Written with assistance from Jhena Vigrass, New York Regional Team Program Assistant and Daniela Rico, NRDC Environmental Justice Intern
Last week, four New York State agencies released the executive summary of a safety assessment of the Algonquin Incremental Market (AIM) pipeline, a fracked gas pipeline that runs a quarter mile from the Indian Point Energy Center (IPEC), a nuclear power plant in Westchester County. The executive summary highlights several major areas of risk presented by AIM’s location adjacent to Indian Point.
In 2016, New York Governor Cuomo ordered a safety analysis on the pipeline after his administration greenlighted AIM by granting the pipeline a necessary certification under the Clean Water Act (a “401 water quality certification”).
The AIM pipeline system currently transports natural gas through Pennsylvania, Connecticut, New York, Rhode Island, and Massachusetts; traveling underneath the Hudson River in New York. When the AIM pipeline was approved by FERC in March 2015, the nearly billion-dollar plan added 11.1 miles of 42-inch wide pipeline and replaced 26.3 miles of existing pipeline along the route. Over the years, organizations throughout the region, including NRDC, have fought its expansion.
The report, produced by the New York Division of Homeland Security and Emergency Services and the Departments of Public Service, Environmental Conservation, and Health, raises significant concerns regarding the many risks of having the pipeline so close to the Indian Point nuclear plant. In a separate letter sent to FERC, the agencies urge the Federal Energy Regulatory Commission (FERC) to take additional action to lessen all identified potential risks.
According to the report’s executive summary, the only portion of the report released to the public at this time, the analysis identifies 46 overall potential risks associated with the pipeline. The executive summary explains the top nine risks, many of which involve potential impacts to the AIM pipeline as well as the two existing Algonquin Mainline pipeline segments. These risks include damage from river traffic or dredging, third-party excavation, seismic activity, corrosion, and the release of hazardous waste materials due to a potential pipeline incident.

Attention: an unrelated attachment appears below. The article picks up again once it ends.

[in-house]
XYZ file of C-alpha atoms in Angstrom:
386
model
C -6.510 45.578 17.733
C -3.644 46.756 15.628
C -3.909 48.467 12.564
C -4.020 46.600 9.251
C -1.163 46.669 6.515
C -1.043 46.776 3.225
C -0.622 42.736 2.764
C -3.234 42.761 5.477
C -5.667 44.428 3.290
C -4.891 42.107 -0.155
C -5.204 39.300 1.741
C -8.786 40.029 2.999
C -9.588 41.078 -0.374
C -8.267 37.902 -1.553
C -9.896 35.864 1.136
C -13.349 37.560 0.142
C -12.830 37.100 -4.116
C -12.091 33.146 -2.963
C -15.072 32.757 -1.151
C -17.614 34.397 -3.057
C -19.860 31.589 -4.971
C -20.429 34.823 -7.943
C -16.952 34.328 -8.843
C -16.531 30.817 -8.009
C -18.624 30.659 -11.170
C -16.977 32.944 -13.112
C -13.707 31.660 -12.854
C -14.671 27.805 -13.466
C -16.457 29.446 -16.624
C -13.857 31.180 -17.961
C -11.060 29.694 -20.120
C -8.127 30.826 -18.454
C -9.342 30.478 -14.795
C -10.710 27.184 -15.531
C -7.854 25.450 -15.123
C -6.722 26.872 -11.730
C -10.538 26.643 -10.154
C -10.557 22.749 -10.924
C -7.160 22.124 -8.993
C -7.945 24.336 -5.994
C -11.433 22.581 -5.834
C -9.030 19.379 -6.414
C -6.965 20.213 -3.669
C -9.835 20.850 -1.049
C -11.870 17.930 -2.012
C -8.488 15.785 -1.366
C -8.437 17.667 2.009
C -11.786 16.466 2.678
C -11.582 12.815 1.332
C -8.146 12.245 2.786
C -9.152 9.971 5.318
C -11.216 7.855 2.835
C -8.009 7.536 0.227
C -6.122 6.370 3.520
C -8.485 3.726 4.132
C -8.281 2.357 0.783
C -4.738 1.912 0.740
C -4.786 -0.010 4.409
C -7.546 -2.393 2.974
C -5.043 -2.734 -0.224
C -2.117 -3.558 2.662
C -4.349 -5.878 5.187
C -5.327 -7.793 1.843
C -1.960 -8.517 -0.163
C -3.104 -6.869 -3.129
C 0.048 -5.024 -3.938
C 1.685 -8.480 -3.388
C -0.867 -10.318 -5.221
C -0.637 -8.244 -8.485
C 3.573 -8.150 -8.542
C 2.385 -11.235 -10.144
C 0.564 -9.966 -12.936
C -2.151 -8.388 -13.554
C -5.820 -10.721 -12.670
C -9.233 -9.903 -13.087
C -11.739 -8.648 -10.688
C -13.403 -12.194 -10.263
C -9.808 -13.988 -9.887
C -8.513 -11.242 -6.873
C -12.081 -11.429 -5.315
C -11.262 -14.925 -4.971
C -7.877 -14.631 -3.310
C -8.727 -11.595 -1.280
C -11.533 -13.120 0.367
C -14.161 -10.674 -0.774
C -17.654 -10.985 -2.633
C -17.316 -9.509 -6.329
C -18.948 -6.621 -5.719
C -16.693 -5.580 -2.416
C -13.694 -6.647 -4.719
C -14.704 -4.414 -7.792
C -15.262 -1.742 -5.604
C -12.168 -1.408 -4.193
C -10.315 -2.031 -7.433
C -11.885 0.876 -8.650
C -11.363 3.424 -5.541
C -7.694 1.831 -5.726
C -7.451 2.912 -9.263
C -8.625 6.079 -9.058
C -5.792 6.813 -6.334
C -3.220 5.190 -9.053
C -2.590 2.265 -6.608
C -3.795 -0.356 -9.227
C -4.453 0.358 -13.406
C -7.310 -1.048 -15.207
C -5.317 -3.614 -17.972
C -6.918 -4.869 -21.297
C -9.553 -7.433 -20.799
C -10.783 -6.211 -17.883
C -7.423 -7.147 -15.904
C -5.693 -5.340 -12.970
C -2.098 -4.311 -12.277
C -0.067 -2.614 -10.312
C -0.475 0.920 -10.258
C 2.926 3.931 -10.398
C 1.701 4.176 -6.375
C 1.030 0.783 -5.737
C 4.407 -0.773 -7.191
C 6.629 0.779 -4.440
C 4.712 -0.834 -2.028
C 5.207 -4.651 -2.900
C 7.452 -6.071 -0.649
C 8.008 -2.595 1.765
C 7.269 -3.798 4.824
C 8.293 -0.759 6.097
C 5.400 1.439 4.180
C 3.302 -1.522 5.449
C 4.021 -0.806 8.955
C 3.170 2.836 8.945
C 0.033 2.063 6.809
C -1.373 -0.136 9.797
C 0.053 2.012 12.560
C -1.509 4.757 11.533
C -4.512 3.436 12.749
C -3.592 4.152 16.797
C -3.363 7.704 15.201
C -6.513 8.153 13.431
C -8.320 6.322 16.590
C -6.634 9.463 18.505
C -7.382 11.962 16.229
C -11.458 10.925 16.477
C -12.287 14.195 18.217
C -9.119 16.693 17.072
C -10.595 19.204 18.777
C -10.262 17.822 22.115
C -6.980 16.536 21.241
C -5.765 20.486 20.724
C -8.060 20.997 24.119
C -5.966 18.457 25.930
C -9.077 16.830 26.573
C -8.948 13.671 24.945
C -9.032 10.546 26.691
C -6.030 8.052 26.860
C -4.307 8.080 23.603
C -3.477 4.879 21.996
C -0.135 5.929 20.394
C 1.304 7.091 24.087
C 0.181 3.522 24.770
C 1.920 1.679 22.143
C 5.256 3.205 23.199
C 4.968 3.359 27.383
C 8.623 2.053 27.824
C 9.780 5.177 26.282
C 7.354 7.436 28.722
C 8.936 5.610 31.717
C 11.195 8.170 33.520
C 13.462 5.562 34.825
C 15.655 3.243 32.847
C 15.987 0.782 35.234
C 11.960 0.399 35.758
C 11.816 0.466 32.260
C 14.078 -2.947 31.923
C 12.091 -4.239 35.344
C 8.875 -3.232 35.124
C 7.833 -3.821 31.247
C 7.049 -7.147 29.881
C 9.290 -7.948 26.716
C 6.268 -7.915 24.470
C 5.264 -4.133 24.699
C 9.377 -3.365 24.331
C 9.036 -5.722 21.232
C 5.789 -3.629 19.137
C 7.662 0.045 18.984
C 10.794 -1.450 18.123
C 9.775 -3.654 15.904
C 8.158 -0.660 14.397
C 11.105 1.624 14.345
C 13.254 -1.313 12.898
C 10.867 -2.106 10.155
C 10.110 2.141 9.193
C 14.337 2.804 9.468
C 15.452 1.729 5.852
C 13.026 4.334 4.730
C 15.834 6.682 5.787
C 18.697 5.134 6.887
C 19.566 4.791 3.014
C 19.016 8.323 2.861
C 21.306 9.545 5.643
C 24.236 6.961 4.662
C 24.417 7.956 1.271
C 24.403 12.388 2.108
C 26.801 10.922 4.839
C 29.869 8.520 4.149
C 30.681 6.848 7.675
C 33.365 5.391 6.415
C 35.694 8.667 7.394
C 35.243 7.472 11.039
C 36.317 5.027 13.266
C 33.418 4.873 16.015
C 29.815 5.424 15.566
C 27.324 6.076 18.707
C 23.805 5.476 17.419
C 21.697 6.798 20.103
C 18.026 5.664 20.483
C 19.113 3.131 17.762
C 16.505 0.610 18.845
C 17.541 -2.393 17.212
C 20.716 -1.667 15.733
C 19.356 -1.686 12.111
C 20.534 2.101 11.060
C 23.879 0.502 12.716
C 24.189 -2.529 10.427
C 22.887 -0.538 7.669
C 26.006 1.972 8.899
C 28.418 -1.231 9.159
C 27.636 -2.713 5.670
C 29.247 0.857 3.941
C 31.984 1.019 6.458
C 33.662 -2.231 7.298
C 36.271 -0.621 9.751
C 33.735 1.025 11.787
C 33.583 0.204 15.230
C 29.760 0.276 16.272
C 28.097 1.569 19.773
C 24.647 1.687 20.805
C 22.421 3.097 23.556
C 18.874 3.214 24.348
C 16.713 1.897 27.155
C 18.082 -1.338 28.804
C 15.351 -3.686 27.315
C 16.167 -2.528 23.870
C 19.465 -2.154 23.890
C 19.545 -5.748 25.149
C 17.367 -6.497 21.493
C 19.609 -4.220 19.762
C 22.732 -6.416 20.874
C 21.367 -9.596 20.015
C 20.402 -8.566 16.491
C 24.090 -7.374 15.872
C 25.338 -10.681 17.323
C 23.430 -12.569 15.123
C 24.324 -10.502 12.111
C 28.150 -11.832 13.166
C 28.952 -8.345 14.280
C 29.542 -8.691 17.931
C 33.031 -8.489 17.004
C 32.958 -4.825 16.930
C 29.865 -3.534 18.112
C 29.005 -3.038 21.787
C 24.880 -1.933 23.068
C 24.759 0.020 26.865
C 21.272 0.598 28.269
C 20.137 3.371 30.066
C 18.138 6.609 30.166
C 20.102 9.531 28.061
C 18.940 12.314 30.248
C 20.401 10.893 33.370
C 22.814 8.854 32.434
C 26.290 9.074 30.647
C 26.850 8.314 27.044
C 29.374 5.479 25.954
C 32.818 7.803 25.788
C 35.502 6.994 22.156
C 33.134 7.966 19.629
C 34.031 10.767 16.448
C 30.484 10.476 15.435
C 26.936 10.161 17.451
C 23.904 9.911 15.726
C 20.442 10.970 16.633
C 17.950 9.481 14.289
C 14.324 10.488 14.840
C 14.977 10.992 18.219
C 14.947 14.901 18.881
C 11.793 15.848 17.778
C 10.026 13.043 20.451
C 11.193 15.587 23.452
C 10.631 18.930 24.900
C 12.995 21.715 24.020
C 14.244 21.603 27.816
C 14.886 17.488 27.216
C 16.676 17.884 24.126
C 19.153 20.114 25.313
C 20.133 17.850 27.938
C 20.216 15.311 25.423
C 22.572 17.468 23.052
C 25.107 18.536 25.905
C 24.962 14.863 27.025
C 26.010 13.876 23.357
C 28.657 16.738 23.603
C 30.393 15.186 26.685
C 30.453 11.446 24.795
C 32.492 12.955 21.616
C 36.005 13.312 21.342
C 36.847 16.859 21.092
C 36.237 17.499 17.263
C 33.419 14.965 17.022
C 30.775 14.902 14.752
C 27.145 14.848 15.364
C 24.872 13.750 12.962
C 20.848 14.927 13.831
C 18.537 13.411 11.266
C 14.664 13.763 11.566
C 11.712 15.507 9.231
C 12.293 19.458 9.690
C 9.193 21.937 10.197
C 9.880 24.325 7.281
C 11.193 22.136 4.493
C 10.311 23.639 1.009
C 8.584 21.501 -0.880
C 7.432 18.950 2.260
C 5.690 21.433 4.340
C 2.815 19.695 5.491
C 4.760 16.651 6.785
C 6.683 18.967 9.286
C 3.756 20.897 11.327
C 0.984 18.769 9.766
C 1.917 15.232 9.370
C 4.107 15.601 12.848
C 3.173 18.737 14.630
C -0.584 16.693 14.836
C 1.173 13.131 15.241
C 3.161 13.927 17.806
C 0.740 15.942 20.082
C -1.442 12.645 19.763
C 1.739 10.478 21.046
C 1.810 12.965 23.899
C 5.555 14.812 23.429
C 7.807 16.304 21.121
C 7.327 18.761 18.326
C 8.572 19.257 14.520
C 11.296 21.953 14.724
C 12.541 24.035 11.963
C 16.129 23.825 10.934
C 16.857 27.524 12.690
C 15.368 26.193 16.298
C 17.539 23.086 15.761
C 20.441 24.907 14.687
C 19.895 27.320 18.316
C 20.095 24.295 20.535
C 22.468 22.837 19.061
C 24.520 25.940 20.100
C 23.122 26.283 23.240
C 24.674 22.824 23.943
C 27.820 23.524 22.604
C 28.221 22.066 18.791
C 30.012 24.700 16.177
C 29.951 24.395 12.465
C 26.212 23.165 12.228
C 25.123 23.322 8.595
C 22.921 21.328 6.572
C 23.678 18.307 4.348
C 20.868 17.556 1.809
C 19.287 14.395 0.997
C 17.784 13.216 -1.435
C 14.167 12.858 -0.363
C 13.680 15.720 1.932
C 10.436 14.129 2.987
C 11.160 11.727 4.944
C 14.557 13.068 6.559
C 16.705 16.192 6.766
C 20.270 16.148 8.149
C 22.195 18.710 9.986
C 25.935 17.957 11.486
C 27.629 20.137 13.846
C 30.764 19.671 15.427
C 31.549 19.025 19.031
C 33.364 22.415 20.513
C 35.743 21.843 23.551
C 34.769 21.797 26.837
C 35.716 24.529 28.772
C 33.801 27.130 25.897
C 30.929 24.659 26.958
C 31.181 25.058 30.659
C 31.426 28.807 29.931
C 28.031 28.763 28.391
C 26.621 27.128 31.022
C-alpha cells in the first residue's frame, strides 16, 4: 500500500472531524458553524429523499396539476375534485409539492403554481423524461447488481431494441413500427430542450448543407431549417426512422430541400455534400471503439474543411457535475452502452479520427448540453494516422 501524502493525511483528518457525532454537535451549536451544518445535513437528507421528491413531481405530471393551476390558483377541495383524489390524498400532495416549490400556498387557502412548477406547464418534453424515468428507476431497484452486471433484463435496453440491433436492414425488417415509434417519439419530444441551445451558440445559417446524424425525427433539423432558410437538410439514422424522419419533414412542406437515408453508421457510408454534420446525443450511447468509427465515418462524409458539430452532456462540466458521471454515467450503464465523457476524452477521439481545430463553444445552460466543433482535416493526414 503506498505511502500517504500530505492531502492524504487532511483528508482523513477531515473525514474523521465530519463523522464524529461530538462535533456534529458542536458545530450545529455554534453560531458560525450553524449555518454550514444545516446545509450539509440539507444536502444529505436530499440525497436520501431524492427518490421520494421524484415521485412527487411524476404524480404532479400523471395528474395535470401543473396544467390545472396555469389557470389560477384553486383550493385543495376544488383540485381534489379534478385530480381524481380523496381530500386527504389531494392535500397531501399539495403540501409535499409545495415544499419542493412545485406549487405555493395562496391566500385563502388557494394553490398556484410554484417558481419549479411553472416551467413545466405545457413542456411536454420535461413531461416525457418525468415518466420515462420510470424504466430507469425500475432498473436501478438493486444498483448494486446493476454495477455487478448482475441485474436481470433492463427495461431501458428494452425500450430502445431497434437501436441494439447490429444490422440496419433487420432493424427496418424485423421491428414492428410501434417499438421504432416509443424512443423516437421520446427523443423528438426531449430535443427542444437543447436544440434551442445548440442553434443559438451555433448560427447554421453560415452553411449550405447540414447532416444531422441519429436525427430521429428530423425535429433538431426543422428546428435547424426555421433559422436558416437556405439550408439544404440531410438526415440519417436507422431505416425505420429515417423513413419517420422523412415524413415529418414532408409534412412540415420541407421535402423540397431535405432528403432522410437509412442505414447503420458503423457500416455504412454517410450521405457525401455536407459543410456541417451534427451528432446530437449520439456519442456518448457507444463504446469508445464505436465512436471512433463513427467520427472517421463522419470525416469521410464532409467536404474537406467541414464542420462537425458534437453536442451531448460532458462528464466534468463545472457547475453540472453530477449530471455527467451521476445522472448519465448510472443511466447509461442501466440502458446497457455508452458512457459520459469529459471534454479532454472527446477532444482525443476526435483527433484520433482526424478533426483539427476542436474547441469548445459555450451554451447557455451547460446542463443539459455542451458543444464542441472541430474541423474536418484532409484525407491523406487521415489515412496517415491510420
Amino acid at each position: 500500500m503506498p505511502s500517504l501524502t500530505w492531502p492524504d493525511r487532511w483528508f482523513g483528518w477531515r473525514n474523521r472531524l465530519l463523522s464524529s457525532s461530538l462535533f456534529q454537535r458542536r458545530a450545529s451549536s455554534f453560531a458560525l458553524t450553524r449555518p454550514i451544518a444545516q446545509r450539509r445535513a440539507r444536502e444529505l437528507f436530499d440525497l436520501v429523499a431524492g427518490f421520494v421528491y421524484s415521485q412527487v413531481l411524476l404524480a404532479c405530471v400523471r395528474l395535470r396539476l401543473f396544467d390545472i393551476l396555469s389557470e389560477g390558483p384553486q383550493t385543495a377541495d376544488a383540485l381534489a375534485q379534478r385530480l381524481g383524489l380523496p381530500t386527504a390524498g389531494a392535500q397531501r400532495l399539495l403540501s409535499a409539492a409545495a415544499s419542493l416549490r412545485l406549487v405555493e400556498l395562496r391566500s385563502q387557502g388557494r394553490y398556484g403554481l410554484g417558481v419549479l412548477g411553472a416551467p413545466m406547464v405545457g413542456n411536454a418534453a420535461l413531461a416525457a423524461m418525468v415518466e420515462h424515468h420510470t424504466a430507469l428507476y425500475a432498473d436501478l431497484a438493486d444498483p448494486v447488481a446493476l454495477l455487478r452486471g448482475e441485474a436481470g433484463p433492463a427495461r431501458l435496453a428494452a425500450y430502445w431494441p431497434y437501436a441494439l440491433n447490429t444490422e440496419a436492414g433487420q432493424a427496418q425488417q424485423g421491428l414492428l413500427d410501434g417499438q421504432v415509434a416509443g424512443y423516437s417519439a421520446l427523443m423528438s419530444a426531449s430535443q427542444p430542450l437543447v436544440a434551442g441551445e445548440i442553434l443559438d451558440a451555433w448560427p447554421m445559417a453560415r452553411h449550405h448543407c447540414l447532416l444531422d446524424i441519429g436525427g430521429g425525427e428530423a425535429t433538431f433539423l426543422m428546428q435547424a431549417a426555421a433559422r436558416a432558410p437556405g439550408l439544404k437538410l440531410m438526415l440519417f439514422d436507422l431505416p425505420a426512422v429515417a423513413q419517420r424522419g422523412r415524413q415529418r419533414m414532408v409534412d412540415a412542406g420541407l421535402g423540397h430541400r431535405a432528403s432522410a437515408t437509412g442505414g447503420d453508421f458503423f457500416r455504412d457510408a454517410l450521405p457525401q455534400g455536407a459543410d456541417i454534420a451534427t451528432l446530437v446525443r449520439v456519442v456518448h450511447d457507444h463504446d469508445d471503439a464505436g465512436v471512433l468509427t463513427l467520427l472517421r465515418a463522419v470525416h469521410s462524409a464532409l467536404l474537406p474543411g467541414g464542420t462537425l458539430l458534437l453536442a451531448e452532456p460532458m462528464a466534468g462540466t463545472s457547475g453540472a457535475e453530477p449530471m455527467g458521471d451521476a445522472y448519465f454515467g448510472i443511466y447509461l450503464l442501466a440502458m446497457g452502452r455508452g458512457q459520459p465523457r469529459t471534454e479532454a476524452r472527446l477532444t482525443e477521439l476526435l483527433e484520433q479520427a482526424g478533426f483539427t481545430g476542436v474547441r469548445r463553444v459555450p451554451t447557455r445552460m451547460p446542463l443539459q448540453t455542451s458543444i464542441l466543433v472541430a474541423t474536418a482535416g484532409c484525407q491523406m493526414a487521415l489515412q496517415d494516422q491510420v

As a consequence of the report, New York State agencies sent a letter to FERC asking them to, among other things, not approve any additional capacity or increased pressure within the pipeline.
Indeed, the safety of these pipelines is concerning. Spectra Energy, the company responsible for original pipeline construction, has a poor safety record–Since 2007, state agencies have fined Spectra over $19 million in safety violations. In addition, advocates throughout the region have criticized FERC’s and Nuclear Regulatory Commission’s review of the AIM pipeline project for failing to model certain pipeline ruptures, and showing disregard for the public’s safety.
The AIM pipeline safety assessment summary demonstrates the many risks of building fracked gas pipelines in areas with high population densities and sensitive ecosystems. These risks are further exacerbated by AIM’s proximity to Indian Point, an ageing nuclear power plant with a mixed safety record that is set for closure by 2021. AIM’s construction was a bad idea from the beginning, and we now look to state and federal regulatory agencies to do everything in their power to mitigate any and all risks presented by the location of this fracked gas pipeline.